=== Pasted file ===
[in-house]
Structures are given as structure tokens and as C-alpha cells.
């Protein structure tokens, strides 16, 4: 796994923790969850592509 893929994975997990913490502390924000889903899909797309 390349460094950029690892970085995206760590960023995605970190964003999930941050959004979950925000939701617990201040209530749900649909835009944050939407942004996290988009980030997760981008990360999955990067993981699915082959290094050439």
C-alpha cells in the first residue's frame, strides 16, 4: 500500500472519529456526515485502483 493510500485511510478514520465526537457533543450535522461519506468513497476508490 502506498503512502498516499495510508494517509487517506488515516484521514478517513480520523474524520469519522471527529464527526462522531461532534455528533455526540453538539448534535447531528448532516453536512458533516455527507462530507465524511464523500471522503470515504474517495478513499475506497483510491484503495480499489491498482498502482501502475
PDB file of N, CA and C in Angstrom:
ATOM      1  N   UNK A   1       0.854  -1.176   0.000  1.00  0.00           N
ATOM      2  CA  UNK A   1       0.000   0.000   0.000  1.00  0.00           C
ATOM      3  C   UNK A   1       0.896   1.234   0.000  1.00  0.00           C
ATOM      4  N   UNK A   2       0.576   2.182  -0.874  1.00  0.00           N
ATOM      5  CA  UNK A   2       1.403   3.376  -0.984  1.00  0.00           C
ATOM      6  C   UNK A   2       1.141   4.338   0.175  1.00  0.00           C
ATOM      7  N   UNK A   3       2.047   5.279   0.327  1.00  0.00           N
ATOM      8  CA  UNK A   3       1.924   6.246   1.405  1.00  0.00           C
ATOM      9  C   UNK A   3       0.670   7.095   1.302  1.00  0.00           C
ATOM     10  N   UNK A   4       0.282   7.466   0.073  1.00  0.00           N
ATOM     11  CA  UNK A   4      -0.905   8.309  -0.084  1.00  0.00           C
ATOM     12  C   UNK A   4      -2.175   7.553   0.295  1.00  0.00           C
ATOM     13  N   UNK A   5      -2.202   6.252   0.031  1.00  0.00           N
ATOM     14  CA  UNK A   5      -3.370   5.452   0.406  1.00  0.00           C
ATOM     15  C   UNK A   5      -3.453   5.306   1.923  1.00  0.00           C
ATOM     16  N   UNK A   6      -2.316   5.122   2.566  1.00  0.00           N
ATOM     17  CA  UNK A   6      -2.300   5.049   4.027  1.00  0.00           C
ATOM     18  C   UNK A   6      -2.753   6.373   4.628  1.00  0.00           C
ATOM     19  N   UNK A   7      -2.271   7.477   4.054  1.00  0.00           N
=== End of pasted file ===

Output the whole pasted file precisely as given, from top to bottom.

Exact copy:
[in-house]
Structures are given as structure tokens and as C-alpha cells.
């Protein structure tokens, strides 16, 4: 796994923790969850592509 893929994975997990913490502390924000889903899909797309 390349460094950029690892970085995206760590960023995605970190964003999930941050959004979950925000939701617990201040209530749900649909835009944050939407942004996290988009980030997760981008990360999955990067993981699915082959290094050439």
C-alpha cells in the first residue's frame, strides 16, 4: 500500500472519529456526515485502483 493510500485511510478514520465526537457533543450535522461519506468513497476508490 502506498503512502498516499495510508494517509487517506488515516484521514478517513480520523474524520469519522471527529464527526462522531461532534455528533455526540453538539448534535447531528448532516453536512458533516455527507462530507465524511464523500471522503470515504474517495478513499475506497483510491484503495480499489491498482498502482501502475
PDB file of N, CA and C in Angstrom:
ATOM      1  N   UNK A   1       0.854  -1.176   0.000  1.00  0.00           N
ATOM      2  CA  UNK A   1       0.000   0.000   0.000  1.00  0.00           C
ATOM      3  C   UNK A   1       0.896   1.234   0.000  1.00  0.00           C
ATOM      4  N   UNK A   2       0.576   2.182  -0.874  1.00  0.00           N
ATOM      5  CA  UNK A   2       1.403   3.376  -0.984  1.00  0.00           C
ATOM      6  C   UNK A   2       1.141   4.338   0.175  1.00  0.00           C
ATOM      7  N   UNK A   3       2.047   5.279   0.327  1.00  0.00           N
ATOM      8  CA  UNK A   3       1.924   6.246   1.405  1.00  0.00           C
ATOM      9  C   UNK A   3       0.670   7.095   1.302  1.00  0.00           C
ATOM     10  N   UNK A   4       0.282   7.466   0.073  1.00  0.00           N
ATOM     11  CA  UNK A   4      -0.905   8.309  -0.084  1.00  0.00           C
ATOM     12  C   UNK A   4      -2.175   7.553   0.295  1.00  0.00           C
ATOM     13  N   UNK A   5      -2.202   6.252   0.031  1.00  0.00           N
ATOM     14  CA  UNK A   5      -3.370   5.452   0.406  1.00  0.00           C
ATOM     15  C   UNK A   5      -3.453   5.306   1.923  1.00  0.00           C
ATOM     16  N   UNK A   6      -2.316   5.122   2.566  1.00  0.00           N
ATOM     17  CA  UNK A   6      -2.300   5.049   4.027  1.00  0.00           C
ATOM     18  C   UNK A   6      -2.753   6.373   4.628  1.00  0.00           C
ATOM     19  N   UNK A   7      -2.271   7.477   4.054  1.00  0.00           N